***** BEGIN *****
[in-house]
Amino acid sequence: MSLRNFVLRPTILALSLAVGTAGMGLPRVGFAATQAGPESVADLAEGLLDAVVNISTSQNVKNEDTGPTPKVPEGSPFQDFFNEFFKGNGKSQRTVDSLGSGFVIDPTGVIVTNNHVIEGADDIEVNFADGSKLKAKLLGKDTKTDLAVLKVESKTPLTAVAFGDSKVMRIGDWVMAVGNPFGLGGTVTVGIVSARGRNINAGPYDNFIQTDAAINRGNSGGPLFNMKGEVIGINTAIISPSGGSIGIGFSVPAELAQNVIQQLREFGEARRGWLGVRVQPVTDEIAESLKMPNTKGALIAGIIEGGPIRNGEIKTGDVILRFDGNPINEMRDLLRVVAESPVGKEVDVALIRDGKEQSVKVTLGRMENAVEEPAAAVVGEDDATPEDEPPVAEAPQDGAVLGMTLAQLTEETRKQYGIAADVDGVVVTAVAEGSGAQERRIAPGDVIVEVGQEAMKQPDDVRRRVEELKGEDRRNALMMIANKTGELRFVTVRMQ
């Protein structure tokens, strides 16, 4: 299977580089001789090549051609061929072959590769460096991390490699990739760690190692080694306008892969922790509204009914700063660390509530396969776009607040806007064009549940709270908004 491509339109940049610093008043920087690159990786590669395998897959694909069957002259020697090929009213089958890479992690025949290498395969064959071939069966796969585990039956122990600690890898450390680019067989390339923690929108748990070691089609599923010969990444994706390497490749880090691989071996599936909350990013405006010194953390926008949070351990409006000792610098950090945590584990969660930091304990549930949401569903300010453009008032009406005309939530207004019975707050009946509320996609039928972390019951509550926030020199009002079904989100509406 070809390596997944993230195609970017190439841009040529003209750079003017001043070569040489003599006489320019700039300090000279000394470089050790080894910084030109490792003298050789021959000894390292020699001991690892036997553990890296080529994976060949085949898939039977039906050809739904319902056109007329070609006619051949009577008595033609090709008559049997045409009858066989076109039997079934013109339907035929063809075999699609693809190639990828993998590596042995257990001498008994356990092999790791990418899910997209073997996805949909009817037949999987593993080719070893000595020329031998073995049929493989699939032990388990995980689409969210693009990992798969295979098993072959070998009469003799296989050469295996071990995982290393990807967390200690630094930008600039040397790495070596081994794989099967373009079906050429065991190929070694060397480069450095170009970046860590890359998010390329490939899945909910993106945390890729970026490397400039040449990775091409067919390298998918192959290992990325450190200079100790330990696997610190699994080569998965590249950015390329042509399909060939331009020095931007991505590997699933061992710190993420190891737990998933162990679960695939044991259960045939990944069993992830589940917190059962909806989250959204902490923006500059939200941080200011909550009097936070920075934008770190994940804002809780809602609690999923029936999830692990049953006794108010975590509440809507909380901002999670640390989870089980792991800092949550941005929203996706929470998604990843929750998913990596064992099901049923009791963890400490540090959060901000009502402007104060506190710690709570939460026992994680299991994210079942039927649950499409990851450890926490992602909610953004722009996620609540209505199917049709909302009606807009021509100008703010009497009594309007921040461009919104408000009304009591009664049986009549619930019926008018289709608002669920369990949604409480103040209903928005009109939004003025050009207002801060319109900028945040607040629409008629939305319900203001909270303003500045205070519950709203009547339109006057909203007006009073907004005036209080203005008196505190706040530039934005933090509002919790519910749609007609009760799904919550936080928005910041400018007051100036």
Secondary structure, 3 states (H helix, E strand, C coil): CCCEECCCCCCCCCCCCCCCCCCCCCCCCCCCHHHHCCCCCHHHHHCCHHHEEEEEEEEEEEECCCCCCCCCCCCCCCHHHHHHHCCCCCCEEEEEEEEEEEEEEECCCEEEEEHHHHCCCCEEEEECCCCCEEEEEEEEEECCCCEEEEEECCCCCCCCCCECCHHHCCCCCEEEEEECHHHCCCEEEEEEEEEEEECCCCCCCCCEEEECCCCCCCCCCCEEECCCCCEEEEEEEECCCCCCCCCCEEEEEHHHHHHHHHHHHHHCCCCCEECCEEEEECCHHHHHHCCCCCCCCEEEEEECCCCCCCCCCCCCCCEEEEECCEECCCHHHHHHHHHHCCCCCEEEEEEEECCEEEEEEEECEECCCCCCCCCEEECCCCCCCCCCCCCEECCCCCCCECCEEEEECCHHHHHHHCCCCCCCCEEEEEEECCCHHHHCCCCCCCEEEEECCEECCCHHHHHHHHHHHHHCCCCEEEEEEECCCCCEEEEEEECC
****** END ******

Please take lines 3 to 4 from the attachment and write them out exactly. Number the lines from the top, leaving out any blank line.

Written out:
């Protein structure tokens, strides 16, 4: 299977580089001789090549051609061929072959590769460096991390490699990739760690190692080694306008892969922790509204009914700063660390509530396969776009607040806007064009549940709270908004 491509339109940049610093008043920087690159990786590669395998897959694909069957002259020697090929009213089958890479992690025949290498395969064959071939069966796969585990039956122990600690890898450390680019067989390339923690929108748990070691089609599923010969990444994706390497490749880090691989071996599936909350990013405006010194953390926008949070351990409006000792610098950090945590584990969660930091304990549930949401569903300010453009008032009406005309939530207004019975707050009946509320996609039928972390019951509550926030020199009002079904989100509406 070809390596997944993230195609970017190439841009040529003209750079003017001043070569040489003599006489320019700039300090000279000394470089050790080894910084030109490792003298050789021959000894390292020699001991690892036997553990890296080529994976060949085949898939039977039906050809739904319902056109007329070609006619051949009577008595033609090709008559049997045409009858066989076109039997079934013109339907035929063809075999699609693809190639990828993998590596042995257990001498008994356990092999790791990418899910997209073997996805949909009817037949999987593993080719070893000595020329031998073995049929493989699939032990388990995980689409969210693009990992798969295979098993072959070998009469003799296989050469295996071990995982290393990807967390200690630094930008600039040397790495070596081994794989099967373009079906050429065991190929070694060397480069450095170009970046860590890359998010390329490939899945909910993106945390890729970026490397400039040449990775091409067919390298998918192959290992990325450190200079100790330990696997610190699994080569998965590249950015390329042509399909060939331009020095931007991505590997699933061992710190993420190891737990998933162990679960695939044991259960045939990944069993992830589940917190059962909806989250959204902490923006500059939200941080200011909550009097936070920075934008770190994940804002809780809602609690999923029936999830692990049953006794108010975590509440809507909380901002999670640390989870089980792991800092949550941005929203996706929470998604990843929750998913990596064992099901049923009791963890400490540090959060901000009502402007104060506190710690709570939460026992994680299991994210079942039927649950499409990851450890926490992602909610953004722009996620609540209505199917049709909302009606807009021509100008703010009497009594309007921040461009919104408000009304009591009664049986009549619930019926008018289709608002669920369990949604409480103040209903928005009109939004003025050009207002801060319109900028945040607040629409008629939305319900203001909270303003500045205070519950709203009547339109006057909203007006009073907004005036209080203005008196505190706040530039934005933090509002919790519910749609007609009760799904919550936080928005910041400018007051100036």
Secondary structure, 3 states (H helix, E strand, C coil): CCCEECCCCCCCCCCCCCCCCCCCCCCCCCCCHHHHCCCCCHHHHHCCHHHEEEEEEEEEEEECCCCCCCCCCCCCCCHHHHHHHCCCCCCEEEEEEEEEEEEEEECCCEEEEEHHHHCCCCEEEEECCCCCEEEEEEEEEECCCCEEEEEECCCCCCCCCCECCHHHCCCCCEEEEEECHHHCCCEEEEEEEEEEEECCCCCCCCCEEEECCCCCCCCCCCEEECCCCCEEEEEEEECCCCCCCCCCEEEEEHHHHHHHHHHHHHHCCCCCEECCEEEEECCHHHHHHCCCCCCCCEEEEEECCCCCCCCCCCCCCCEEEEECCEECCCHHHHHHHHHHCCCCCEEEEEEEECCEEEEEEEECEECCCCCCCCCEEECCCCCCCCCCCCCEECCCCCCCECCEEEEECCHHHHHHHCCCCCCCCEEEEEEECCCHHHHCCCCCCCEEEEECCEECCCHHHHHHHHHHHHHCCCCEEEEEEECCCCCEEEEEEECC